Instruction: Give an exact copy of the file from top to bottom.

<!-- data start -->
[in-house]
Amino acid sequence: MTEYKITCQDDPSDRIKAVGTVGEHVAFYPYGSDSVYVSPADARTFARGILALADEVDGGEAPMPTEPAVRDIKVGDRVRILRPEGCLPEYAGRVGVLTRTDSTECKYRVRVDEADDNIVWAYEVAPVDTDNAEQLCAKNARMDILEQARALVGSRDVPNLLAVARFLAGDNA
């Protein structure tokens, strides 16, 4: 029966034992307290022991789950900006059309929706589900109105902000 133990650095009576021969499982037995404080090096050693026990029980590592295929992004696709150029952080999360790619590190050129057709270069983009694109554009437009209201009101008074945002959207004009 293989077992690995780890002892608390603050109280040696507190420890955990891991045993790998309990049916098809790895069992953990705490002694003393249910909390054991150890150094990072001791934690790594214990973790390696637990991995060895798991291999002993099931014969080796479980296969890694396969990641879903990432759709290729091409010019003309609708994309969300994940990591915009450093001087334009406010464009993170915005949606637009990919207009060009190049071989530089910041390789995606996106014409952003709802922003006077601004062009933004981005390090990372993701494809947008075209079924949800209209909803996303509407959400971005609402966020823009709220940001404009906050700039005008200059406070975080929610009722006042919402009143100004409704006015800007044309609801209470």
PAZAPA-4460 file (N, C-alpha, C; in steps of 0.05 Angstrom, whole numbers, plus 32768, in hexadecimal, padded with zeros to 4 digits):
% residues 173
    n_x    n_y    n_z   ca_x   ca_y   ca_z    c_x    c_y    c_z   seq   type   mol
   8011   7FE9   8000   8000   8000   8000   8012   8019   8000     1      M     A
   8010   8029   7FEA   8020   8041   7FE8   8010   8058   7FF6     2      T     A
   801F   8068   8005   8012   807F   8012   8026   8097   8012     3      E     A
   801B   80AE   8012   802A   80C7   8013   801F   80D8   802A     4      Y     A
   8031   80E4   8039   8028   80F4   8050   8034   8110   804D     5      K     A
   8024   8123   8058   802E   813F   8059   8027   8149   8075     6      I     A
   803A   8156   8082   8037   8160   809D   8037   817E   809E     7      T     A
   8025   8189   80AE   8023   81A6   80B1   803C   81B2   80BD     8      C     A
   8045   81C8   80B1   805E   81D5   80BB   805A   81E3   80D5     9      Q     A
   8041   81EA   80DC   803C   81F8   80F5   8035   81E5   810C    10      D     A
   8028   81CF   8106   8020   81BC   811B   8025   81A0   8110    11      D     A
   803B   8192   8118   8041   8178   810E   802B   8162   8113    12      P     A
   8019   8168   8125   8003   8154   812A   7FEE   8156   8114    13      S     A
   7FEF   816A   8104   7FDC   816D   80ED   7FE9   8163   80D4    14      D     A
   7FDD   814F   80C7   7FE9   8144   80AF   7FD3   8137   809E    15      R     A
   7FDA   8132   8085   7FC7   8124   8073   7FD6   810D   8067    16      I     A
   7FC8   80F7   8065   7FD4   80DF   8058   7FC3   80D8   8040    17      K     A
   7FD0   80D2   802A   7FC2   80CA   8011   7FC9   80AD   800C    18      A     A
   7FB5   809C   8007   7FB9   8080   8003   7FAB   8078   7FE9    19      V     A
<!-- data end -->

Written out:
[in-house]
Amino acid sequence: MTEYKITCQDDPSDRIKAVGTVGEHVAFYPYGSDSVYVSPADARTFARGILALADEVDGGEAPMPTEPAVRDIKVGDRVRILRPEGCLPEYAGRVGVLTRTDSTECKYRVRVDEADDNIVWAYEVAPVDTDNAEQLCAKNARMDILEQARALVGSRDVPNLLAVARFLAGDNA
């Protein structure tokens, strides 16, 4: 029966034992307290022991789950900006059309929706589900109105902000 133990650095009576021969499982037995404080090096050693026990029980590592295929992004696709150029952080999360790619590190050129057709270069983009694109554009437009209201009101008074945002959207004009 293989077992690995780890002892608390603050109280040696507190420890955990891991045993790998309990049916098809790895069992953990705490002694003393249910909390054991150890150094990072001791934690790594214990973790390696637990991995060895798991291999002993099931014969080796479980296969890694396969990641879903990432759709290729091409010019003309609708994309969300994940990591915009450093001087334009406010464009993170915005949606637009990919207009060009190049071989530089910041390789995606996106014409952003709802922003006077601004062009933004981005390090990372993701494809947008075209079924949800209209909803996303509407959400971005609402966020823009709220940001404009906050700039005008200059406070975080929610009722006042919402009143100004409704006015800007044309609801209470």
PAZAPA-4460 file (N, C-alpha, C; in steps of 0.05 Angstrom, whole numbers, plus 32768, in hexadecimal, padded with zeros to 4 digits):
% residues 173
    n_x    n_y    n_z   ca_x   ca_y   ca_z    c_x    c_y    c_z   seq   type   mol
   8011   7FE9   8000   8000   8000   8000   8012   8019   8000     1      M     A
   8010   8029   7FEA   8020   8041   7FE8   8010   8058   7FF6     2      T     A
   801F   8068   8005   8012   807F   8012   8026   8097   8012     3      E     A
   801B   80AE   8012   802A   80C7   8013   801F   80D8   802A     4      Y     A
   8031   80E4   8039   8028   80F4   8050   8034   8110   804D     5      K     A
   8024   8123   8058   802E   813F   8059   8027   8149   8075     6      I     A
   803A   8156   8082   8037   8160   809D   8037   817E   809E     7      T     A
   8025   8189   80AE   8023   81A6   80B1   803C   81B2   80BD     8      C     A
   8045   81C8   80B1   805E   81D5   80BB   805A   81E3   80D5     9      Q     A
   8041   81EA   80DC   803C   81F8   80F5   8035   81E5   810C    10      D     A
   8028   81CF   8106   8020   81BC   811B   8025   81A0   8110    11      D     A
   803B   8192   8118   8041   8178   810E   802B   8162   8113    12      P     A
   8019   8168   8125   8003   8154   812A   7FEE   8156   8114    13      S     A
   7FEF   816A   8104   7FDC   816D   80ED   7FE9   8163   80D4    14      D     A
   7FDD   814F   80C7   7FE9   8144   80AF   7FD3   8137   809E    15      R     A
   7FDA   8132   8085   7FC7   8124   8073   7FD6   810D   8067    16      I     A
   7FC8   80F7   8065   7FD4   80DF   8058   7FC3   80D8   8040    17      K     A
   7FD0   80D2   802A   7FC2   80CA   8011   7FC9   80AD   800C    18      A     A
   7FB5   809C   8007   7FB9   8080   8003   7FAB   8078   7FE9    19      V     A